A/N: Thank you for all of the support for this story. With the below, it is now complete. Please, read and review and let me know what you think!
Disclaimer: All JKR's.
Teddy is seven when his father explains that he is to get a new mother. His own mum is dead, a hero in heaven who watches him and loves him. Teddy stumbles when he greets Miss Mione, dressed all in white with lace and flowers and brilliant yellow surrounding her; his hair changes to green when she kisses his cheek and explains that he needn't call her mother.
"I'm your Hermione," she tells him. "I'll always be your Hermione."
He can say the name now, and she smiles when he manages it. His cheeks puff pink with satisfaction and he squawks like a duck when she laughs. But he knows she loves it best when he leaves his face alone; she combs his hair and touches his cheeks when it's his brown hair and blue eyes that meet her.
"Be whoever you want with the rest of the world," she tells him at night, when she's finished reading and he's nearly asleep, "but with your father and me, just be Teddy."
Teddy is happy to have his Hermione; he has a dad and a mum, but unlike other little boys, he has a Hermione.
Teddy is newly eleven when his letter arrives. The owl is a dark brown, but spurts of shocking blue escape from its wings when it sweeps down to him. The blue changes to a dark purple when he gives the owl its treat. Teddy opens the letter and reads carefully.
He knew it would come; Hermione and dad had promised him every birthday before that it would come. But Teddy had doubts; his magic is so different from Victoire and little James and Albus. Toys dance and dishes break; candles spit out pink flames and wallpaper rips from the wall. But Teddy can only make different faces. Surely letters aren't sent just for that.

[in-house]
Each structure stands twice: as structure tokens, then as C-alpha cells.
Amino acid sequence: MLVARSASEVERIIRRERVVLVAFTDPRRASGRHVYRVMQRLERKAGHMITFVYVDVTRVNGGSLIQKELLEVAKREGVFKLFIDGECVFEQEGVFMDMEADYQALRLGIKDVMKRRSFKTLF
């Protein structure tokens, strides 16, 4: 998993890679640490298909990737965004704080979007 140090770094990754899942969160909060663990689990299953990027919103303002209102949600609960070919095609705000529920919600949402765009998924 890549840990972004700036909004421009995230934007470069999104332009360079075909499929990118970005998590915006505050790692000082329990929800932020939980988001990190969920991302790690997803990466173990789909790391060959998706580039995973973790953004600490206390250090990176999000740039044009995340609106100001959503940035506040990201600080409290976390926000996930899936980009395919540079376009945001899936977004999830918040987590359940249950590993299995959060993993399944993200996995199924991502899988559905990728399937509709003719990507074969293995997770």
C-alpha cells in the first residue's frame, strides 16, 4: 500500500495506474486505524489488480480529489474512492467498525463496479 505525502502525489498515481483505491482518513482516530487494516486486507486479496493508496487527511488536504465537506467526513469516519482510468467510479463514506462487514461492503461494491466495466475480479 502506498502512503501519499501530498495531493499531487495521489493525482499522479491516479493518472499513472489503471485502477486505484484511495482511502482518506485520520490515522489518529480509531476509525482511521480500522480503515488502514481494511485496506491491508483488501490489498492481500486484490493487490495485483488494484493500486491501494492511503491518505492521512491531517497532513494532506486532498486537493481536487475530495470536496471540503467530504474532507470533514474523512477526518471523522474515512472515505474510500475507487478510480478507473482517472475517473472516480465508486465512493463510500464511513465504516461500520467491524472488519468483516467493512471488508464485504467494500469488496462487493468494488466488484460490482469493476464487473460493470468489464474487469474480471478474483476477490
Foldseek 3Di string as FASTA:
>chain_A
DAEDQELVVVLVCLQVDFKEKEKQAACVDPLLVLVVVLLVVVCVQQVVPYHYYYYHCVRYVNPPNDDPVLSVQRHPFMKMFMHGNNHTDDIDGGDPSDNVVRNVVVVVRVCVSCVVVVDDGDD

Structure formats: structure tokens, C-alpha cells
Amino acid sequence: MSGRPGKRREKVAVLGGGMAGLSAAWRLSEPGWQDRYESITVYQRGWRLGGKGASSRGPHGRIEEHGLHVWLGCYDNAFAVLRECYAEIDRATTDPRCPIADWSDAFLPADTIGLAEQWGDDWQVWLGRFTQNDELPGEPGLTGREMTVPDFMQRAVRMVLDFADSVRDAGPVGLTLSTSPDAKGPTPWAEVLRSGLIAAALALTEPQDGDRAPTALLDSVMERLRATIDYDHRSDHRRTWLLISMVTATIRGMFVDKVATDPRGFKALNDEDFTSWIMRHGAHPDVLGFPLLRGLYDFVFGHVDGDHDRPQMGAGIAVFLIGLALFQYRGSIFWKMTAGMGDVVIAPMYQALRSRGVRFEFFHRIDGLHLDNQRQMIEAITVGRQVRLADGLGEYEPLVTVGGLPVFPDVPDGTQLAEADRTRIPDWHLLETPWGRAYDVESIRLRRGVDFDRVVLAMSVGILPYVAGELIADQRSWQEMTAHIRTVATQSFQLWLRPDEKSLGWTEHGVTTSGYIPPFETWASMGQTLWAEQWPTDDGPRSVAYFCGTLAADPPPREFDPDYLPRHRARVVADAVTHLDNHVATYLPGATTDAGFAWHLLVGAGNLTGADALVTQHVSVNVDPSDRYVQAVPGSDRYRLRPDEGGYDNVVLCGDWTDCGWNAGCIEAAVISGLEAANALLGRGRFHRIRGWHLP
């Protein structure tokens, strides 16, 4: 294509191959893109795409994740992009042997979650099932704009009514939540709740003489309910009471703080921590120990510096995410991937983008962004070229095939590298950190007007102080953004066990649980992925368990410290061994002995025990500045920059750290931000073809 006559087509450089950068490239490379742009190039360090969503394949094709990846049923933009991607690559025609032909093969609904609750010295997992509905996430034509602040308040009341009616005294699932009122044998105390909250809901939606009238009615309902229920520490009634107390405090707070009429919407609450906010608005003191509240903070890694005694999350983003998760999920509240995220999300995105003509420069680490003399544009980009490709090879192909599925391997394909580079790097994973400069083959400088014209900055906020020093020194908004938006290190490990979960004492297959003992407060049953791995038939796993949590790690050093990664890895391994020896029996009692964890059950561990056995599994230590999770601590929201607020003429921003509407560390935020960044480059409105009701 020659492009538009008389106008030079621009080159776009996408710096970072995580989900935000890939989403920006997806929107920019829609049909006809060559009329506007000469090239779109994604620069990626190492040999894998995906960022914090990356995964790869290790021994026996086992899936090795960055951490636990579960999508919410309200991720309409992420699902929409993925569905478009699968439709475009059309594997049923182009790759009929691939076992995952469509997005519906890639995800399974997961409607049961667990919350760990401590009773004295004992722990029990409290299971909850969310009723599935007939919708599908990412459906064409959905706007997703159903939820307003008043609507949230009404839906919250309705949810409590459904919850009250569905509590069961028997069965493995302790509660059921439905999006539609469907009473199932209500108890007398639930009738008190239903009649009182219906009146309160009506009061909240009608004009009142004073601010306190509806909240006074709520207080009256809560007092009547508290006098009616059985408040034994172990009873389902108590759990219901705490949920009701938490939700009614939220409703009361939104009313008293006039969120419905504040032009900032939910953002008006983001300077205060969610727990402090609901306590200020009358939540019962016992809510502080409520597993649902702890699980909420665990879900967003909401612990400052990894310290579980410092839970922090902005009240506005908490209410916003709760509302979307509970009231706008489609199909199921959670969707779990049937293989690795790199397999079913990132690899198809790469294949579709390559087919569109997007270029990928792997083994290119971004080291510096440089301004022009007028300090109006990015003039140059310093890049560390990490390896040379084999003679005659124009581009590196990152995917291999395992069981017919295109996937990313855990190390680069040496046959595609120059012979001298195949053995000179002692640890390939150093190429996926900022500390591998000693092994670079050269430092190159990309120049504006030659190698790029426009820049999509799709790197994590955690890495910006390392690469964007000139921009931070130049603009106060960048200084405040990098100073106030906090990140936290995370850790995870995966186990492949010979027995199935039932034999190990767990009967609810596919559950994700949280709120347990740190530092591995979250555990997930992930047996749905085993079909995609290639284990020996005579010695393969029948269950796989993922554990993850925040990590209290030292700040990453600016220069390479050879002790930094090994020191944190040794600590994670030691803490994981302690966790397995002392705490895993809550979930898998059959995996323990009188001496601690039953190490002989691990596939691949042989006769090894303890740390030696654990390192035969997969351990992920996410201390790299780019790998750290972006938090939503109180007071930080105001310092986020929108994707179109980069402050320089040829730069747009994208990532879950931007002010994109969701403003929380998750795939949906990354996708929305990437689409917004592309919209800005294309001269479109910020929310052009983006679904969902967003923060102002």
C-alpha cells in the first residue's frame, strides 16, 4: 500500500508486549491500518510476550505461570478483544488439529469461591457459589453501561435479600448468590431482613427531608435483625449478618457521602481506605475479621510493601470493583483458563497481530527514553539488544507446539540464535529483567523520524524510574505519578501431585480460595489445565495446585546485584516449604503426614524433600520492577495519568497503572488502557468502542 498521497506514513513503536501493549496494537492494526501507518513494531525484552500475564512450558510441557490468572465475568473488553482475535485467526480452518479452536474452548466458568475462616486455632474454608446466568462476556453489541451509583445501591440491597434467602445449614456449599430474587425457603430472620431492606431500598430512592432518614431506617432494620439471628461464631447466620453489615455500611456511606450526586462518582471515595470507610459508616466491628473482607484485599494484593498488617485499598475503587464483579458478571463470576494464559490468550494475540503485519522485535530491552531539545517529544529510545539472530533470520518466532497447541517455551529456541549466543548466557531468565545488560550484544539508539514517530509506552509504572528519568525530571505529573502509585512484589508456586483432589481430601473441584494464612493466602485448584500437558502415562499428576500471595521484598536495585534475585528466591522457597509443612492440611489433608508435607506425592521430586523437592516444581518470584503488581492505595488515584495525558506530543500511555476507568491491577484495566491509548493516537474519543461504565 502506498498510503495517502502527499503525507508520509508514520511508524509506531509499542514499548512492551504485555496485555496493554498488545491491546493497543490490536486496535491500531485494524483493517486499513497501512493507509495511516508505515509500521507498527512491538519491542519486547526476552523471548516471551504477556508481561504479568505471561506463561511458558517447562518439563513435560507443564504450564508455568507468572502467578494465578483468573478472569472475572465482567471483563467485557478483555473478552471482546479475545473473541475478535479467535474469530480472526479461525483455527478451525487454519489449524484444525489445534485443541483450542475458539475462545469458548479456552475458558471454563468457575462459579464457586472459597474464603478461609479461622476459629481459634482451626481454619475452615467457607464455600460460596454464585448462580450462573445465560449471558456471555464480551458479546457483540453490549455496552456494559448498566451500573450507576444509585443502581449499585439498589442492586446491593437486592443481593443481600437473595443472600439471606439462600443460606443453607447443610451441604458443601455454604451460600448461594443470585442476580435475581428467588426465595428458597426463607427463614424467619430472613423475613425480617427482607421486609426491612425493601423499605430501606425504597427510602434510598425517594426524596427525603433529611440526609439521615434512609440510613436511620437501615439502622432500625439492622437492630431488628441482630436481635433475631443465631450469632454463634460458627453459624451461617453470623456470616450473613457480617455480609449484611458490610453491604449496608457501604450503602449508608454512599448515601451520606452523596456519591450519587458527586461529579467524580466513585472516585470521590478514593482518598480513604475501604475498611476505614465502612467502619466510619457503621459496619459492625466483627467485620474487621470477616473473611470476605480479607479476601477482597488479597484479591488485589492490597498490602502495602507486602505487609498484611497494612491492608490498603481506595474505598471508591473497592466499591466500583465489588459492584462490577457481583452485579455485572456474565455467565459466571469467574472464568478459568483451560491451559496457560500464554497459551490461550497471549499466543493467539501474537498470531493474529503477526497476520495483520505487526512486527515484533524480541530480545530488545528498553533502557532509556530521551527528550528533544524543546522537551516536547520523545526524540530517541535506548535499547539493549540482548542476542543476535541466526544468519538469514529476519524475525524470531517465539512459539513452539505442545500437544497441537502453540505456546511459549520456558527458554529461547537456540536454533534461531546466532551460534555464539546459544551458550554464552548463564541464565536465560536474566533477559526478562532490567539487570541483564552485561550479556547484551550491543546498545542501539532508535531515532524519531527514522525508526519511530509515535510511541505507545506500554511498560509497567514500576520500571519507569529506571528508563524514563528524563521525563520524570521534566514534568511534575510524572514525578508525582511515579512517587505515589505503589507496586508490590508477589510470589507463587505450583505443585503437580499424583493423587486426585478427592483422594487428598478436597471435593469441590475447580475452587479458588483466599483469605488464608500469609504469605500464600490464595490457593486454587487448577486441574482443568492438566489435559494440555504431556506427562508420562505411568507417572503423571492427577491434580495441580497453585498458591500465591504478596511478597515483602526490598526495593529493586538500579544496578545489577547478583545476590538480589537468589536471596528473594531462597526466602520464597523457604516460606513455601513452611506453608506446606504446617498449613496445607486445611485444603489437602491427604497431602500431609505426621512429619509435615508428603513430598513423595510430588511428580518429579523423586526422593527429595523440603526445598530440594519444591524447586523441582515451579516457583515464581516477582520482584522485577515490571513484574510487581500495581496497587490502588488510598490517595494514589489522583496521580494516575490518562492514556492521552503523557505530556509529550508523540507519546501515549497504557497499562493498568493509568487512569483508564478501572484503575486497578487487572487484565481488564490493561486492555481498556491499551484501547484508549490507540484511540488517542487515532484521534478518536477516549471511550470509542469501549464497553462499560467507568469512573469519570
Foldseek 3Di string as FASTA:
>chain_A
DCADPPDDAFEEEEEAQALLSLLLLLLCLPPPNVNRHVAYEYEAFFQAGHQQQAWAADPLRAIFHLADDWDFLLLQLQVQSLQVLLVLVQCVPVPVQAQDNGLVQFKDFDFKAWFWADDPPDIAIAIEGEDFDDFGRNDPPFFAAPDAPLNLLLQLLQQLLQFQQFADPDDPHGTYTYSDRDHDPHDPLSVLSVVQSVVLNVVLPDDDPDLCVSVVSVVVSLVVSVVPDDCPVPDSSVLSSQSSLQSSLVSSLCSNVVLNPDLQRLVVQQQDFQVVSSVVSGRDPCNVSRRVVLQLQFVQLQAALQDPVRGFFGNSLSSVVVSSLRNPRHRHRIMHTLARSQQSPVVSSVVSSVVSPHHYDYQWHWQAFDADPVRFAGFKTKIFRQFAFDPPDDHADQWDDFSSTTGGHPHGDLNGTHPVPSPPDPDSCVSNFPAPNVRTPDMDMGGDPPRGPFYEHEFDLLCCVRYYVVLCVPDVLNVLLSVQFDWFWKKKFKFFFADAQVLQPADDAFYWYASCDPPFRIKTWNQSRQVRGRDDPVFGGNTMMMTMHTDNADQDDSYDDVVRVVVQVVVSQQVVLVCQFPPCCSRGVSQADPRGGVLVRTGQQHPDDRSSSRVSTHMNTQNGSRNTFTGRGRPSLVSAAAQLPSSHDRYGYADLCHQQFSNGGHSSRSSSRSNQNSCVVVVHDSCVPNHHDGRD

Two days later, he is taken for his first wand. When it takes six different tries to find the right one, he nearly cries. When it takes two more after that, despair finds him. When at last, the stretch of oak and dragon heartstring comes to his hand, Teddy feels the rightness of it. It pulses through him once, twice and again.
This is his wand; it is to Hermione he turns first.
"Dragon heartstring, just like mine," she tells him. He hugs her and points his wand.
"Teach me a spell, Hermione," he begs.
She laughs, bright yellow and lovely orange threading it. "Your dad's the teacher, not me. Let's go home and share the good news."
But it's Hermione who does, eventually, teach him his first spell. And when he stumbles over it, sending all of his clothes racing not just from his closet, but from under the bed and out in the hall, it is Hermione who consoles him.
"Your mum had a hard time with that one, too."
Teddy feels the blue and green fall over him, an early dawn sky and late summer grass. Another thing to connect him to his mother. He grips his wand tightly. "Let's try again."
Teddy is fourteen when he slams his bedroom door, anger boiling through him. It's not fair, he repeats to himself. Why shouldn't he be allowed to stay with his Uncle Harry? Why shouldn't he be allowed? What were chores compared to a week-end of quidditch and time in the garden? Uncle Harry had promised to show him his newest edition to the garden, some unknown tropical flower whose roots cured insomnia and whose leaves helped with fatigue. Just because he hadn't got around yet to finishing the dishes shouldn't mean he get grounded!